News / Americas

Cuba Allows Tourism Industry to Hire Private Contractors

Tourists look at portraits of revolutionary leader Che Guevara at an artisans' fair in Havana, Oct. 8, 2013.
Tourists look at portraits of revolutionary leader Che Guevara at an artisans' fair in Havana, Oct. 8, 2013.
TEXT SIZE - +
Reuters
— Cuba has authorized its state-run tourism industry to contract out lodgings, meals, excursions and other activities to private businesses in a boost to a growing “non-state” sector.

While the government has allowed some state contracting to private businesses since 2012, up until now the tourism industry was off limits.

Tourism is the country's largest industry, attracting 2.8 million visitors in 2012 with revenues approaching $3 billion.

The new regulations, published on Wednesday in the official gazette, authorize state-run tourism agencies to use the more than 5,000 bed and breakfasts and 1,700 private restaurants now operating in the communist-run country, as well as private entertainment and transportation.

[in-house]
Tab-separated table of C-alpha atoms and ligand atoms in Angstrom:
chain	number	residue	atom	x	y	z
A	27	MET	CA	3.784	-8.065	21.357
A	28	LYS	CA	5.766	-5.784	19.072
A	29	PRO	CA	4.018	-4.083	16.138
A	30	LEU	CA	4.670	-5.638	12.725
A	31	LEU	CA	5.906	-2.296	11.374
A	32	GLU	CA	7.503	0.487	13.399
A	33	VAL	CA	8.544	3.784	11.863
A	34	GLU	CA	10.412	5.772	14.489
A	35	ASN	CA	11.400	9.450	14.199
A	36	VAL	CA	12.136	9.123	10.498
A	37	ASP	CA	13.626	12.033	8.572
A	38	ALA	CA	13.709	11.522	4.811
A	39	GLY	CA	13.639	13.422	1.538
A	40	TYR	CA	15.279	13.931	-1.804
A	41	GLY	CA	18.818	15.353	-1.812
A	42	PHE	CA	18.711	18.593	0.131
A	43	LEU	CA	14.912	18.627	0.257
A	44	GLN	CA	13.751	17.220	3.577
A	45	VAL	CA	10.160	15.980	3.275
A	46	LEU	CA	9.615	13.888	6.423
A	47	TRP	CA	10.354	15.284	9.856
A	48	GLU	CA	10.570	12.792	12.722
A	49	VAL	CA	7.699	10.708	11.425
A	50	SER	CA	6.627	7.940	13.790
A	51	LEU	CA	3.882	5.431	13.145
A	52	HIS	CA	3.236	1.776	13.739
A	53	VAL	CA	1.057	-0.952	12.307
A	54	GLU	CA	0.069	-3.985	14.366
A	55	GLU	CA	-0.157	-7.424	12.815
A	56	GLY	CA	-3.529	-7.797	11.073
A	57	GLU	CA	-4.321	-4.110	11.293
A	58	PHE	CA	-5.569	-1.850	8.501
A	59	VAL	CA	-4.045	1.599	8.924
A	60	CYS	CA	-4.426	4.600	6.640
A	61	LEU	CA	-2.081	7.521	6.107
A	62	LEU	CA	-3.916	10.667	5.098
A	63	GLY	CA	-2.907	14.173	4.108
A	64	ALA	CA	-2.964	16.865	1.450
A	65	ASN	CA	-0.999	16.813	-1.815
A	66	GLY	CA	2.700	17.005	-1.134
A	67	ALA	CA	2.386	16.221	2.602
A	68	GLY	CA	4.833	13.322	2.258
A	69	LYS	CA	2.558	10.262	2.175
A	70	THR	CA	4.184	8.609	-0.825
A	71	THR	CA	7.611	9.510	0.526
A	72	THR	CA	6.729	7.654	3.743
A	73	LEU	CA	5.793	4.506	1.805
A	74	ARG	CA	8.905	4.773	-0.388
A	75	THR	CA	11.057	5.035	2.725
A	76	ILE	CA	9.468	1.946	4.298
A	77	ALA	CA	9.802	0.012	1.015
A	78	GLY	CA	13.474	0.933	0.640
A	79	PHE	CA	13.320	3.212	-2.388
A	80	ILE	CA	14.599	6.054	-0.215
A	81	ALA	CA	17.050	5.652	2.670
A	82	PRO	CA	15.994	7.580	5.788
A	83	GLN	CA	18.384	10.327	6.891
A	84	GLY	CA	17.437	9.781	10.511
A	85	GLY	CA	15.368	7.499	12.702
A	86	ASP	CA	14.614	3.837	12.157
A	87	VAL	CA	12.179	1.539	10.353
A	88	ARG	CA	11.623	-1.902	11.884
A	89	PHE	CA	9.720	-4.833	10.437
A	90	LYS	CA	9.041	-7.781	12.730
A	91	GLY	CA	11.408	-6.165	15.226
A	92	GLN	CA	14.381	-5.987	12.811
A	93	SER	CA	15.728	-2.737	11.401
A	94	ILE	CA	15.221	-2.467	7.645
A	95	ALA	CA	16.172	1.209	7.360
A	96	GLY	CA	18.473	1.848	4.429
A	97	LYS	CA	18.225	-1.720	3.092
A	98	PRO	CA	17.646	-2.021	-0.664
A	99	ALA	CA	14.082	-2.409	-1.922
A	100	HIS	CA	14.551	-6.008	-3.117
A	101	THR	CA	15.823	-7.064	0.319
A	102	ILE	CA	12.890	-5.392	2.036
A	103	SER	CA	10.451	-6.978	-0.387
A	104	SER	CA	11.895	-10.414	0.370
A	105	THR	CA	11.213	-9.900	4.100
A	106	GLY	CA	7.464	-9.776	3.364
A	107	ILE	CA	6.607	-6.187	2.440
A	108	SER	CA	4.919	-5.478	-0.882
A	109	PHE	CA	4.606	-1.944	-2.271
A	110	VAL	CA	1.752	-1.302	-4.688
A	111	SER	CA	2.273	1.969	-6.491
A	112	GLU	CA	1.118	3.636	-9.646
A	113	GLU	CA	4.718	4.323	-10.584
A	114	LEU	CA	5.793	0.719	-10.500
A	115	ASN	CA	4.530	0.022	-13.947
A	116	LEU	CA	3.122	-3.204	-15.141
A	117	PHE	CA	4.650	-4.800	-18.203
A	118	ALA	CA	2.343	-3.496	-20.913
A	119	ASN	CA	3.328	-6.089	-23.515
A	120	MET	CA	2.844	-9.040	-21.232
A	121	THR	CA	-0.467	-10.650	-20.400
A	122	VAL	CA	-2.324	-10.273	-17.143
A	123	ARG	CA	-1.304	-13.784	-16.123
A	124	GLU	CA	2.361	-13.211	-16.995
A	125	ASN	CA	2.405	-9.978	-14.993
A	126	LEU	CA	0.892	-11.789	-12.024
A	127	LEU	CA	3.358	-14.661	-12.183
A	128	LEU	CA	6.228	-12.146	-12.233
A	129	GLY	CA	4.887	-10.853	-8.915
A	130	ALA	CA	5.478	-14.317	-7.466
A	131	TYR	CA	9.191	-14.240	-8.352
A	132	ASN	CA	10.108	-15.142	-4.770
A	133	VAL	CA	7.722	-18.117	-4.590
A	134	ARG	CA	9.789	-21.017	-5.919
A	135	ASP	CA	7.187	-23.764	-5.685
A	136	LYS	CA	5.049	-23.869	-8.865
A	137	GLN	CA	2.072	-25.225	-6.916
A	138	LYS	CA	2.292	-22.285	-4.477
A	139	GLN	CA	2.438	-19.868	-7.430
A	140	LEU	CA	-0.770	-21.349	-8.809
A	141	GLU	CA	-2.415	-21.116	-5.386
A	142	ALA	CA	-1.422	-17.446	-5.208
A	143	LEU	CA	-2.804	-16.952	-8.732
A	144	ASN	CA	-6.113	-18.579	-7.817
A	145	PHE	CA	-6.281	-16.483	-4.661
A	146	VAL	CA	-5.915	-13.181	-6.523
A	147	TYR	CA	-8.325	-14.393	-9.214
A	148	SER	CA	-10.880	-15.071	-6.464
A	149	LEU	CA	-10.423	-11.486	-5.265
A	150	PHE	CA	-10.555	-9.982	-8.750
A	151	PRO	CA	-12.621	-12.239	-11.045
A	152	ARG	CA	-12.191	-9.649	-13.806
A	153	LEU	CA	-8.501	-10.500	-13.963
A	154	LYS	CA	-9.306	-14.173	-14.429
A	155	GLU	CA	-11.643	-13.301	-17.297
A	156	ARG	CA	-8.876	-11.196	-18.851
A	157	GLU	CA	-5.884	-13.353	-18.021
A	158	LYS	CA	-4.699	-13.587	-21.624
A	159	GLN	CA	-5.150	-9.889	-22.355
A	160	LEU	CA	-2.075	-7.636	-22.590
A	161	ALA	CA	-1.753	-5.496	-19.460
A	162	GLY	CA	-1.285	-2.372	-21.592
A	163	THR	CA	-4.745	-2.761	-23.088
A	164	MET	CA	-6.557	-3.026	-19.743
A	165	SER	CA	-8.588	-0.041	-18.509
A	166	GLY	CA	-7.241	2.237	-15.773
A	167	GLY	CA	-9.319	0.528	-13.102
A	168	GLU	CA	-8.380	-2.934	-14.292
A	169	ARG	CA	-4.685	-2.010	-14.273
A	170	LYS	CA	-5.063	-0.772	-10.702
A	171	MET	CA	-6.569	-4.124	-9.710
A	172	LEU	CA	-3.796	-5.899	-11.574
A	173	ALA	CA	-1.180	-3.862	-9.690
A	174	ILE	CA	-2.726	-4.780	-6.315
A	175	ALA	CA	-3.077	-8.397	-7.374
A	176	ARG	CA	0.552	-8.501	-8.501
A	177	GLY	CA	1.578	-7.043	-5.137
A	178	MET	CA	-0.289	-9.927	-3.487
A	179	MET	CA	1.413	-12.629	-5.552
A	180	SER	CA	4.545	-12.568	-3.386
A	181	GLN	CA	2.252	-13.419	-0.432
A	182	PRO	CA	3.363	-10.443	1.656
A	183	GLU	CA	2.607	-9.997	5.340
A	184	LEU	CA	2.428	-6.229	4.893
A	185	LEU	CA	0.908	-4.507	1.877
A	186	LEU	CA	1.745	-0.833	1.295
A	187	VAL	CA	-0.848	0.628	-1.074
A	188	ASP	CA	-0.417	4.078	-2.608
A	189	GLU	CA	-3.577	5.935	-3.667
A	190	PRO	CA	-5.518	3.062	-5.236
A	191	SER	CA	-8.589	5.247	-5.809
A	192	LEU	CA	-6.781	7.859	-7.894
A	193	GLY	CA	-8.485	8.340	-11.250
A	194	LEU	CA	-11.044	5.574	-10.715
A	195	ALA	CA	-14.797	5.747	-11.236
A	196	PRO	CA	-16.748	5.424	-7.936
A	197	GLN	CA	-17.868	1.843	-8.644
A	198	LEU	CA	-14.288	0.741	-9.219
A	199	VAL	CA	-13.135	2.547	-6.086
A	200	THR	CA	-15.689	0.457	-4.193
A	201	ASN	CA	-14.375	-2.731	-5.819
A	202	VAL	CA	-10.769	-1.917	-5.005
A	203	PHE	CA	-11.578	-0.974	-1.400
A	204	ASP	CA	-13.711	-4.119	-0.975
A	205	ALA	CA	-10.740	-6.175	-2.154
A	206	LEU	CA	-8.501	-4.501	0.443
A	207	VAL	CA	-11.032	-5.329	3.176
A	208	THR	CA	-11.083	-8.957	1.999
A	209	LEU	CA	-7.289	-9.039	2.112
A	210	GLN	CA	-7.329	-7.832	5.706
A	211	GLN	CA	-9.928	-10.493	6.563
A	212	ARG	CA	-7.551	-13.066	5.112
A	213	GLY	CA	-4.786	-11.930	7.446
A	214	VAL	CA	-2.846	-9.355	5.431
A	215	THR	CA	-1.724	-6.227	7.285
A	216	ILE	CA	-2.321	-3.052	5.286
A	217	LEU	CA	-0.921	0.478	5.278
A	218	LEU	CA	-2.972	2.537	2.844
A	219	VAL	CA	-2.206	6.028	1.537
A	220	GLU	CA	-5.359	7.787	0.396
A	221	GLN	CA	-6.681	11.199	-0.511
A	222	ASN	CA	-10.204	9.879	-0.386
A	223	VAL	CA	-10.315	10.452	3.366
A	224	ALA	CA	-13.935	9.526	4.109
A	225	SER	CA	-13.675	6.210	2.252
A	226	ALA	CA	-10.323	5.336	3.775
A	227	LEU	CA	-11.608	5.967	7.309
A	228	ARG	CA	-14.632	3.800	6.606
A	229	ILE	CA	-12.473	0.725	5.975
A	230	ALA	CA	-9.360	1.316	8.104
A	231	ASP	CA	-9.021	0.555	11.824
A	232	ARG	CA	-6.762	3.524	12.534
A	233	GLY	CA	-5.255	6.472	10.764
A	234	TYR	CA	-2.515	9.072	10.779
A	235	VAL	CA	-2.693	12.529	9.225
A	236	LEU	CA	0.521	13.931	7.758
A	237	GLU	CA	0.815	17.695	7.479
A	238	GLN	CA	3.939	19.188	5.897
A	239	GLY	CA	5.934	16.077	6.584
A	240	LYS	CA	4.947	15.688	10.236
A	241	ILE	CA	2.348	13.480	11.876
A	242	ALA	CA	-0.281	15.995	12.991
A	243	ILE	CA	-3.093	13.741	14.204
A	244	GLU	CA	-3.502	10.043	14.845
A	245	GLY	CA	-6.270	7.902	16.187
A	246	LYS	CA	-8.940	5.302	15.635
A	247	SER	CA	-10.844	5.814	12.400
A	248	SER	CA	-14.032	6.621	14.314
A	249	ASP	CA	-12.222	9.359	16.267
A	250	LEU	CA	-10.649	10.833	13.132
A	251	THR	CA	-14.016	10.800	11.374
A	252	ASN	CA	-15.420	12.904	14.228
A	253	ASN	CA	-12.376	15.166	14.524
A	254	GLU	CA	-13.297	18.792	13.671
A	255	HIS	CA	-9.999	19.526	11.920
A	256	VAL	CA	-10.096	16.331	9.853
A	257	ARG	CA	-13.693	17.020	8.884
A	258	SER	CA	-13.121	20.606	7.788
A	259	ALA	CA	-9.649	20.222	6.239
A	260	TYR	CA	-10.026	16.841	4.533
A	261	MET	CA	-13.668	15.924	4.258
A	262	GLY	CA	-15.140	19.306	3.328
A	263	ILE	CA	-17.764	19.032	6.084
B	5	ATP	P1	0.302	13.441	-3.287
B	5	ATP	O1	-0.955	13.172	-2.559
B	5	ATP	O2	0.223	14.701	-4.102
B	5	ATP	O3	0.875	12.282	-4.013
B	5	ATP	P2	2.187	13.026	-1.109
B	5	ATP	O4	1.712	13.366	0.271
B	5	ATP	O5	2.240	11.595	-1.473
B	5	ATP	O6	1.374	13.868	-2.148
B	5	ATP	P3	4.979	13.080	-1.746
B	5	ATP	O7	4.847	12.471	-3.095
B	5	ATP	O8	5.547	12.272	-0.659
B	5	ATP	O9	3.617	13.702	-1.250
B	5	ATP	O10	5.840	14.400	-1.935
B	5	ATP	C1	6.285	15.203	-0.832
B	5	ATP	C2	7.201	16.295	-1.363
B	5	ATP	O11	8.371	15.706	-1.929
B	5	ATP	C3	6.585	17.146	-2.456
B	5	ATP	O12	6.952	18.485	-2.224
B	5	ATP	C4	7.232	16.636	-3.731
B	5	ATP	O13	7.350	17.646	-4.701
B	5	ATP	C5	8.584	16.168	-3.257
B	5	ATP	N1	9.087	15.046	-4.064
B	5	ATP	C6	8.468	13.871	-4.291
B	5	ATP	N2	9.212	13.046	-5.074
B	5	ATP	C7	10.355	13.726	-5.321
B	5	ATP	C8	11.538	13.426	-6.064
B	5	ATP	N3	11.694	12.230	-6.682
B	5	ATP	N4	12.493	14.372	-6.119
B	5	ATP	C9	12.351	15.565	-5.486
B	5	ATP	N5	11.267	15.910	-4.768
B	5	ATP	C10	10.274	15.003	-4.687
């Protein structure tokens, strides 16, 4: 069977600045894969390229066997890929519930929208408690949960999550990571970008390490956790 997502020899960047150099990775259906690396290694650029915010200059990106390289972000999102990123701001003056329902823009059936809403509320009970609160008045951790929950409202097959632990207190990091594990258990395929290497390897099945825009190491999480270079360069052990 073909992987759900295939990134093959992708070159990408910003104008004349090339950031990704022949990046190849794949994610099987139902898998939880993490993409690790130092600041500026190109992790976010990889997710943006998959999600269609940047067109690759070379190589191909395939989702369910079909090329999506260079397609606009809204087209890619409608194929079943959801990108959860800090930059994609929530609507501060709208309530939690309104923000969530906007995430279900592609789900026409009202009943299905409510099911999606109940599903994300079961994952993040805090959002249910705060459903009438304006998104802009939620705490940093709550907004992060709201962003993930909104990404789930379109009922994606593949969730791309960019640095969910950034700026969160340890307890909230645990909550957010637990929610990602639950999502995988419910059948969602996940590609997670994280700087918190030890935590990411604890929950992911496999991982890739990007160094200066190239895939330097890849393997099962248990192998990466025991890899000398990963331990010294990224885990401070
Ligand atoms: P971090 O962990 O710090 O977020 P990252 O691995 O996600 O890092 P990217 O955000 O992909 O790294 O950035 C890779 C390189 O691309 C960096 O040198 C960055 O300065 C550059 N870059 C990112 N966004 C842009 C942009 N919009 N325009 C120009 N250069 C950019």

Further, hotels and other tourism facilities can now contract with private businesses to provide meals for workers, gardening and other services.

“Cuba's tourism has been stuck in a 'state provides all' framework for years,” said Paul Webster Hare, former British ambassador to Cuba, who currently lectures on international relations at Boston University.

“As a service industry, small and imaginative often attracts tourists better than the 'one size fits all,' which has been a feature of the way the big Cuban state- and military- owned companies have run the sector,” he said.